President Abdul Fattah Al Sisi made a seemingly important announcement in October.  He lifted the 40 year  state of  emergency enacted originally to control the population  during an era of seemingly endless  currents of turmoil and  internal discord. This law or various versions of it) had been in effect since 1981. But in effect lifting the law will have  little practical effect. A few days after is announcement the government approved new amendments to the “national terrorism law” which gave greater powers to al Sisi to take measures to “measures necessary to preserve security and public order.” It was pretty much a propaganda move and the Egyptians know this but it was welcomed nervertheless.

General Abdul Fattah al Sisi

Of course the usual Washington  based foreign affairs think tanks organizations and news sources such as the Carnegie Endowment for Peace, the Middle East eye, Al Jazeera and of  course the New York Times, Washington Post, the Guardian, pour forth the usual  leftist/liberal fulminations against al Sisi. He overthrew their favorite , the bumbling, incompetent and Muslim Brotherhood  favorite, Mohamed Morsi. Strange how the lefties found an al Morsi, a figurehead of a movement that would extinguish all aspects  of individual freedom, preferable to  military authoritarians like al Sisi. Somehow it is more fashionable to be on the Muslim Brotherhood team these days, a real turnabout from the days when  Colonel Abdul Nasser was hanging members of the Muslim Brotherhood  and was being cheered by the same people who castigated Sadat and now Al Sisi as dictators. Of course in those days Pan Arabism was all the rage and Nasser was the hero of the Middle East  scholarly gurus. A book to read if you need to hear the “other side,” is Into the Hands of Soldiers by David D. Kirkpatrick, the New Times correspondent.  Its has some good reporting on the actual events of the “Arab Spring”  during the removal of President Mubarak from office. But as one might expect  from the New York Times, he clumsily lumps domestic political biases together with their  foreign  reporting. It  seems the primary problem with Al Sisi was that President Trump liked him.

Mohamed Al Morsi and bo uddy Turkish President Erdogan

The usual liberal trope is always the same…Al Sisi overthrew the first “democratically elected president’ in Egypt’s  history. The premise in itself  is arguable but whether true of not, the Islamists, in a single year, managed to turn off the majority of the very conservative Muslim  Egyptian population with ridiculous spurious edicts  based on early Islamic Hadiths of dubious authenticity. It was like an Islamic discussion of how many angels dance on the head of a pin. The Egyptians, who tend to be cynical about government anyway, were  not amused.  Then Egyptian proverb is  instructive;” rely on your hidden gold, your child descending from your loins, and your calf from your cow.”


In fact an Al Sisi is the only type leader who can govern Egypt . Democracy, as intended, is a very fragile  institution, and  is only a figure of speech in the middle east.  Moreover, as we all know, it is under assault in the West by a new generation of marxists in sandals, (as George Orwell called them in his day.) It takes centuries of forbearance and wisdom to create a democracy and only a few years to destroy it. The history and culture of Egypt does not evidence any “breakout” of democracy in this century.

King Mykerinus and queen

The evolution of Egyptian culture, their way of life… did not begin with the Islamic invasion of Egypt in———-. It reached back to the earliest of pharaonic years.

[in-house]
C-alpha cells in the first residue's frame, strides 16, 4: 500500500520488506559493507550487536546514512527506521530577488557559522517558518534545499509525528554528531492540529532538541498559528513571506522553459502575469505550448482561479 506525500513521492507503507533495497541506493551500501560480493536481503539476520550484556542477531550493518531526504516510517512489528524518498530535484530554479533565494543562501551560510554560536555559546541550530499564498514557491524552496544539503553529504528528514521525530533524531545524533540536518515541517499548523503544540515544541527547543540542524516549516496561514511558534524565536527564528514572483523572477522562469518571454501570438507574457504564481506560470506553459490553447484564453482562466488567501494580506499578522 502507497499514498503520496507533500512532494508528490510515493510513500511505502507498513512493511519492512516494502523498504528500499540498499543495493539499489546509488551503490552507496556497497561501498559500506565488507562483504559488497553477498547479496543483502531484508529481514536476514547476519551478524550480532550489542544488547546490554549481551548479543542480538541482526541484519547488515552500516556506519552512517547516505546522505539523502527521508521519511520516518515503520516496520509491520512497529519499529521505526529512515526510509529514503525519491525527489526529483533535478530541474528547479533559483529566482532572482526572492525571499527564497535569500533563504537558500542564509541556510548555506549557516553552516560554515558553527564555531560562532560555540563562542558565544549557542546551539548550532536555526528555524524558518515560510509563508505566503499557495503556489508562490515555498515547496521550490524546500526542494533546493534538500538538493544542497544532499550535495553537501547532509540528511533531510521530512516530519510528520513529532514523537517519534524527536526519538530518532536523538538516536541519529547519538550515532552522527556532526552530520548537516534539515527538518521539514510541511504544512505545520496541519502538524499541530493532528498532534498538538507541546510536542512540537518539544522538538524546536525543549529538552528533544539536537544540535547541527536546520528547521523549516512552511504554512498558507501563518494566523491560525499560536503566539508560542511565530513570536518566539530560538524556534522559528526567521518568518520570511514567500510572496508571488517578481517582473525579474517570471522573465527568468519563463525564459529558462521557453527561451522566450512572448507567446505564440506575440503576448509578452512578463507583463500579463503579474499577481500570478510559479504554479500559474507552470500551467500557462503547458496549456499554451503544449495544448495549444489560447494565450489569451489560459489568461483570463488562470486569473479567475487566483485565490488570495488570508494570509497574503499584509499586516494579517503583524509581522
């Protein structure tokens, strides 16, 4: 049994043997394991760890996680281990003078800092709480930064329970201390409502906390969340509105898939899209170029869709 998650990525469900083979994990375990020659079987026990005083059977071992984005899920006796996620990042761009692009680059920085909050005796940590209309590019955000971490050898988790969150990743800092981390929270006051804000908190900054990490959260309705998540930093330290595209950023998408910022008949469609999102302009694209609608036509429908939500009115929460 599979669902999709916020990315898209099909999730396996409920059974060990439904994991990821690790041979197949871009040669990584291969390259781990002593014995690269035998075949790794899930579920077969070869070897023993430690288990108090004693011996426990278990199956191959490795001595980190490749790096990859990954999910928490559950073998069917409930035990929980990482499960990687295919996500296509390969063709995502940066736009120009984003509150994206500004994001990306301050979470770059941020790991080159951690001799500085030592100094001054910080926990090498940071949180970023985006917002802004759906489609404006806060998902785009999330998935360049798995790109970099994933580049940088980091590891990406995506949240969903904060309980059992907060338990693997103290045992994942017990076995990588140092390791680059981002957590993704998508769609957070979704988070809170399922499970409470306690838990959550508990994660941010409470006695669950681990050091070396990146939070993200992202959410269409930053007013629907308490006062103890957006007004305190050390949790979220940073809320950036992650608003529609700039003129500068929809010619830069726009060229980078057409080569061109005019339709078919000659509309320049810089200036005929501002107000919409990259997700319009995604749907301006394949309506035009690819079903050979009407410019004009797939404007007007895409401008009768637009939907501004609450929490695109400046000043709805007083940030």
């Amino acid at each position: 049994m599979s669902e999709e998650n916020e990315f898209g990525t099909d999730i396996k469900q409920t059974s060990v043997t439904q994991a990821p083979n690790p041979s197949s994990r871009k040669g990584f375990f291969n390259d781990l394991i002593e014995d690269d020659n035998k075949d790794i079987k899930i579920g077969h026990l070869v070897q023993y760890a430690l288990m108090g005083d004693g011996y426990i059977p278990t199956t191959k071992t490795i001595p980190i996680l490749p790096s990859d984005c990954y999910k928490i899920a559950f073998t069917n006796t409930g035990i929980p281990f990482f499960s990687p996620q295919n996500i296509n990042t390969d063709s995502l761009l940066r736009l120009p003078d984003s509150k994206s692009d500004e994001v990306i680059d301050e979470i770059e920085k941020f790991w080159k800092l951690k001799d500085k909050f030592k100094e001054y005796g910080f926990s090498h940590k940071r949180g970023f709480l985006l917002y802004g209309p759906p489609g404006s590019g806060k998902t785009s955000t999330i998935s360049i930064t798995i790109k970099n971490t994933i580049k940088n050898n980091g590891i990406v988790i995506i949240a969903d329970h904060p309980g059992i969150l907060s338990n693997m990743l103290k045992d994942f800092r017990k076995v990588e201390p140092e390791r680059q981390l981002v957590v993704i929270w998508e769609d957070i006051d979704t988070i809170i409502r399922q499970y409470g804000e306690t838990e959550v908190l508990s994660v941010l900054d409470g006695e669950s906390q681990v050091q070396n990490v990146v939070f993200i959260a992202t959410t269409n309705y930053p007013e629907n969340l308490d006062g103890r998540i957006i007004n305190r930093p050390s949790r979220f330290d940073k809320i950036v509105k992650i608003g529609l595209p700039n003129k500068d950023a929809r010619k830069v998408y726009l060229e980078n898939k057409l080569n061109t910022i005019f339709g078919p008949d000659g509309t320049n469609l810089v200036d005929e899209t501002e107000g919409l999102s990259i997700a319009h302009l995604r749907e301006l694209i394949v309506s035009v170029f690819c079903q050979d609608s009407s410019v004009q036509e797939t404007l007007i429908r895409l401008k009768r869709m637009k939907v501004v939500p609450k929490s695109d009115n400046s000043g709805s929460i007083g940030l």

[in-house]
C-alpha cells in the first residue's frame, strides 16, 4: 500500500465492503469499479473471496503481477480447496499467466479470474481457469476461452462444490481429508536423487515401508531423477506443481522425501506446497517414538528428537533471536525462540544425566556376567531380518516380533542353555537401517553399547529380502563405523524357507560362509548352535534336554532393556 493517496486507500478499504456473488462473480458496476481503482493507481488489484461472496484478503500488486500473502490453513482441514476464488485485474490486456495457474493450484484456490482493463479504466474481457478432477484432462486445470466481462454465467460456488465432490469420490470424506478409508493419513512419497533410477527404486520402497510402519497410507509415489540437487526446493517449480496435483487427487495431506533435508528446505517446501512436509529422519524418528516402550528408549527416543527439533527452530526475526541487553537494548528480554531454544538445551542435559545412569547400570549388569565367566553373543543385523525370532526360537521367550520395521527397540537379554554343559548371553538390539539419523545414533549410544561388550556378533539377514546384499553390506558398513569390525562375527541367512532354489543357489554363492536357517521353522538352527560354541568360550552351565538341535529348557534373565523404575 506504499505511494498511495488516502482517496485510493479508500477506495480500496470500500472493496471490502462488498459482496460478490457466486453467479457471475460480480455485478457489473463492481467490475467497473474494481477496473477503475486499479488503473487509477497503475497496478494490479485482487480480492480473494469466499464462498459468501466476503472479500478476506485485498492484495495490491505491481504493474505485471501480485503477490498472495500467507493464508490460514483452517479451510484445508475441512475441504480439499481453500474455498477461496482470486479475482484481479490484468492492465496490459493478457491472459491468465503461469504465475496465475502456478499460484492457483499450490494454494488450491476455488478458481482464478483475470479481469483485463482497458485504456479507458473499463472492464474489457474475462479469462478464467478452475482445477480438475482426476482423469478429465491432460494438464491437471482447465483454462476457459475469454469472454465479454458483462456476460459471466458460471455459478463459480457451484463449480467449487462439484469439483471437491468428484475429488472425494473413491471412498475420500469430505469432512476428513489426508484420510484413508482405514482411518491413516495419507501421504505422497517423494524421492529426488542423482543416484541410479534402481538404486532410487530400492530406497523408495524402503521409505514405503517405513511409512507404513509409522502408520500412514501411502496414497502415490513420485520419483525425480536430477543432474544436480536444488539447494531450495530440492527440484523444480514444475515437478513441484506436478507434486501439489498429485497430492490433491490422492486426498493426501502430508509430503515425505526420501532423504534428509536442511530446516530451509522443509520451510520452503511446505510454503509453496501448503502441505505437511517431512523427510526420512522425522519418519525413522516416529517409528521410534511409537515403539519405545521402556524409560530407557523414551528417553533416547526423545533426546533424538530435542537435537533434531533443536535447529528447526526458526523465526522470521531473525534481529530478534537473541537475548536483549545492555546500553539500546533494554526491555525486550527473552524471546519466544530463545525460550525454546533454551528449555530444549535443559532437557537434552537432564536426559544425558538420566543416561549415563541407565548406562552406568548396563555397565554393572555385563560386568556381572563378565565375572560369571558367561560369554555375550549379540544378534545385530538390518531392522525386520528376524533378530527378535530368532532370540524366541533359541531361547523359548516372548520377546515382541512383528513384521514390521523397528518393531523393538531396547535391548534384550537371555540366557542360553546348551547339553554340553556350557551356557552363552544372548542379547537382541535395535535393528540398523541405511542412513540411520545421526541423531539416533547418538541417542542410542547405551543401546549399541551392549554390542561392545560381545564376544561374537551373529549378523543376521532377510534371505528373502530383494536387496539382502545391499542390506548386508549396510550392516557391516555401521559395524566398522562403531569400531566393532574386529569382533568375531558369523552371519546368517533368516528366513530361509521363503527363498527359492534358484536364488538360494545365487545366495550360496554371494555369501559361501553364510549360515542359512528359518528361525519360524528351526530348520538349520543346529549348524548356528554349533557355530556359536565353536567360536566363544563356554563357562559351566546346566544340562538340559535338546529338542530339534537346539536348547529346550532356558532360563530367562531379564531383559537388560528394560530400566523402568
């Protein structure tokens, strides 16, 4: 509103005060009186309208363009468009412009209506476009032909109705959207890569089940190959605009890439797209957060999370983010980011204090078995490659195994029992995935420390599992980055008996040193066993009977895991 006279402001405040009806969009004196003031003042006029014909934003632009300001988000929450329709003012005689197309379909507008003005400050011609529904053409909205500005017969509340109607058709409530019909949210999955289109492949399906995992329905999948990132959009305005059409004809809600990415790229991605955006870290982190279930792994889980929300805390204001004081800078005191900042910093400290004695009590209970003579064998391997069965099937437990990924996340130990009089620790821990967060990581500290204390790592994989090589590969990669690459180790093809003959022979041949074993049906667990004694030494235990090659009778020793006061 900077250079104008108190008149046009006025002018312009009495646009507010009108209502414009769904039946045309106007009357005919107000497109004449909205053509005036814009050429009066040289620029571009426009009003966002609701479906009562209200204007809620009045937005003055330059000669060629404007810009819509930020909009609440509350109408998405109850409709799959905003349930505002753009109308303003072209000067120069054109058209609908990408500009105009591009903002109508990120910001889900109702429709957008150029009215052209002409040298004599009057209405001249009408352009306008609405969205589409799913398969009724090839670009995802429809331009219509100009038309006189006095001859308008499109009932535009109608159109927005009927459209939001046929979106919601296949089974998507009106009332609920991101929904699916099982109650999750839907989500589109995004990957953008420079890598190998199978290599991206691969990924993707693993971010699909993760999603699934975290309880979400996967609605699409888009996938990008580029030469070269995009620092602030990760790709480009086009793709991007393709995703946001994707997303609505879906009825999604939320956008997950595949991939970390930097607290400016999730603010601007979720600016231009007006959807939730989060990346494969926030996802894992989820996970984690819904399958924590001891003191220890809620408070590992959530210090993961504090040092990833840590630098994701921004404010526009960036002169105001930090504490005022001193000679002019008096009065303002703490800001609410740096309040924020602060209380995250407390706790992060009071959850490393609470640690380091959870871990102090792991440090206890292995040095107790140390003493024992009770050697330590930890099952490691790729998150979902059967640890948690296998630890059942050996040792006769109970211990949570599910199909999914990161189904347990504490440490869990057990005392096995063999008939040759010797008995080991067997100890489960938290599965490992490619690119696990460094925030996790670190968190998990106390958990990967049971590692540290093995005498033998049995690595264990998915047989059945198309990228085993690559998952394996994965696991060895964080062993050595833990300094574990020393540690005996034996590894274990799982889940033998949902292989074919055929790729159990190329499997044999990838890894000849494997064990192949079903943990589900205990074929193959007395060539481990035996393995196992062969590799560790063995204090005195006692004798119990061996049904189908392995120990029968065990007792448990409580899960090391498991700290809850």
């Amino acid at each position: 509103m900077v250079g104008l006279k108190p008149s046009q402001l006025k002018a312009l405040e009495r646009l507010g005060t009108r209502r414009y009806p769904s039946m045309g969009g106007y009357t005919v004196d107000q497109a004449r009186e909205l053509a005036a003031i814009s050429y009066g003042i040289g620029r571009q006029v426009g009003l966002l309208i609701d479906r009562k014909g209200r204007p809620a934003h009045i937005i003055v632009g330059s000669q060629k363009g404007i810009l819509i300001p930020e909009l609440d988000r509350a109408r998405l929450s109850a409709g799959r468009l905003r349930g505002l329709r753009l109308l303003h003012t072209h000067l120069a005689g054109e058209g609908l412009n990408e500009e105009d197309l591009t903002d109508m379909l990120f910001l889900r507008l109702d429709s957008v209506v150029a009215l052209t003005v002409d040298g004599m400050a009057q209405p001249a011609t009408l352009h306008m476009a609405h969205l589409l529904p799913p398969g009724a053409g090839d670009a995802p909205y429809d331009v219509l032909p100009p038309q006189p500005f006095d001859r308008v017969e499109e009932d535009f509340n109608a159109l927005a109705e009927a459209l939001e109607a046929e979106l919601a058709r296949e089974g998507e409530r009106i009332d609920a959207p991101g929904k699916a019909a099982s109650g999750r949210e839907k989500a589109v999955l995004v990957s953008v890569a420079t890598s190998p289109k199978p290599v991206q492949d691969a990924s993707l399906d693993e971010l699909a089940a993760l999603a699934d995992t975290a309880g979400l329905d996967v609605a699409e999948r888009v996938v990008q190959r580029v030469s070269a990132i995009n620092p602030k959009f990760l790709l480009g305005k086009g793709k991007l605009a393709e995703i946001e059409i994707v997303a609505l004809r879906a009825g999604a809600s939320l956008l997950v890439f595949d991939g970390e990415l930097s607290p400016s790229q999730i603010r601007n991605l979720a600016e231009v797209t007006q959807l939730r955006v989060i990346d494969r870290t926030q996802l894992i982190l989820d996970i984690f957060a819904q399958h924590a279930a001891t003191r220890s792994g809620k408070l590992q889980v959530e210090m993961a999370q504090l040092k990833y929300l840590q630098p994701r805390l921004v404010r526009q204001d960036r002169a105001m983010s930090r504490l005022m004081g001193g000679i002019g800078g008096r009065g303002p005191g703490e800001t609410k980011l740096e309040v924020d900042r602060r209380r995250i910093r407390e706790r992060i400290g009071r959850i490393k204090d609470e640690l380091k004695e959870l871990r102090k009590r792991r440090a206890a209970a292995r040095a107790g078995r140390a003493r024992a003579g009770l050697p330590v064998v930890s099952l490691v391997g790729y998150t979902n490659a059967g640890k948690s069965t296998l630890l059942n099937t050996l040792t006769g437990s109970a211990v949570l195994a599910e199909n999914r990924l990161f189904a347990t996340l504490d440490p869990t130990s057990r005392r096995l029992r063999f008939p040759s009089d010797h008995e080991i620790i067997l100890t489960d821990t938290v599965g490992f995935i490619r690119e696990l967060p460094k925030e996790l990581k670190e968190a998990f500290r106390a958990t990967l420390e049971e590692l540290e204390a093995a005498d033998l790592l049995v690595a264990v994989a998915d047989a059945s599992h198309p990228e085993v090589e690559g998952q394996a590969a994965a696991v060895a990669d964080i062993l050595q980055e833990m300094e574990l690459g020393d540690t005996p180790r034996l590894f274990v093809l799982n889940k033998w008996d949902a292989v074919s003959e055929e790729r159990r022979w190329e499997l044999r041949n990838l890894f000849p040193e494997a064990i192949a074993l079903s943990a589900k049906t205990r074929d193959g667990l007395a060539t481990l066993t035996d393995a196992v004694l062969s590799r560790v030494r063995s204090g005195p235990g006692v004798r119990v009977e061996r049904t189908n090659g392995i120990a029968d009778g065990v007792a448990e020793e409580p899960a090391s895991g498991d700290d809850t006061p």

Perhaps it is best described by Cyril Aldred in his book The Egyptians. A masterful book to read and keep on your coffee table with great illustrations of  pharonic Egyptian art  work.

“Egyptians look for balance and equilibrium and their physical environment fosters this. Egypt provided the physical milieu in which this balance could be easily secured, for its natural conditions are almost changeless.It escapes earthquakes…. It has climate but no weather. Each day the sun rises in all its glory, traverses the heavens unobscured, and sets in splendor.Each year the Nile rises with predictable regularity and rejuvenates the tired land. ” As he wrote, even the later invasions of Egypt by alien peoples did not significantly alter the customs of the people. For example  Islam did not change Egypt, it simply overlaid  the culture that existed for millenniums. Traditions  from the pharaonic times are still imprinted in the people, layer  by layer, particularly in the exampleof the God kings, the pharaohs . Arab rulers and presidents of today maintain this aura.  They are there by God’s will and hence nothing can improve on Gods work.There can be no improvement only a recurring rhythm of life, not a progression.  Hence the Egyptian proverb “Everything is destined and therefore it is one’s lot in life.” and the other  one of resignation to the toils of life, Adonnia himal..”life is burdensome.”

But the Egyptians have a great way of contending with autocratic government and a bloated unresponsive bureaucracy. They make up an endless supply of jokes and simple ways of outsmarting the crushing government monolith.  Sayyid Qutb wrote an extraordinarily poignant book about living in an Egyptian village called Village Child. Qutb, the intellectual giant of the Muslim Brotherhood, before he became an islamist fanatic was an accomplished writer . In his book he wrote about the inventiveness and cohesion of the villages standing against or evading government dictates. A medical mission comes to the village and demands from each boy a feces and urine specimen by the end of the day. They are not told why. Fear grips them especially those whose who had already “gone” and where unable to produce the specimen. They fear their bellies being cut open to extract the specimen etc. Arguments ensue whether the container should be returned full or half way. Deciding it must be full, those in need of specimens were provided extra from their neighbors or in desperation went to the village latrines to collect specimens. In this way the medical mission departed with 100% specimens. In the end it made no difference. They never heard from the mission again.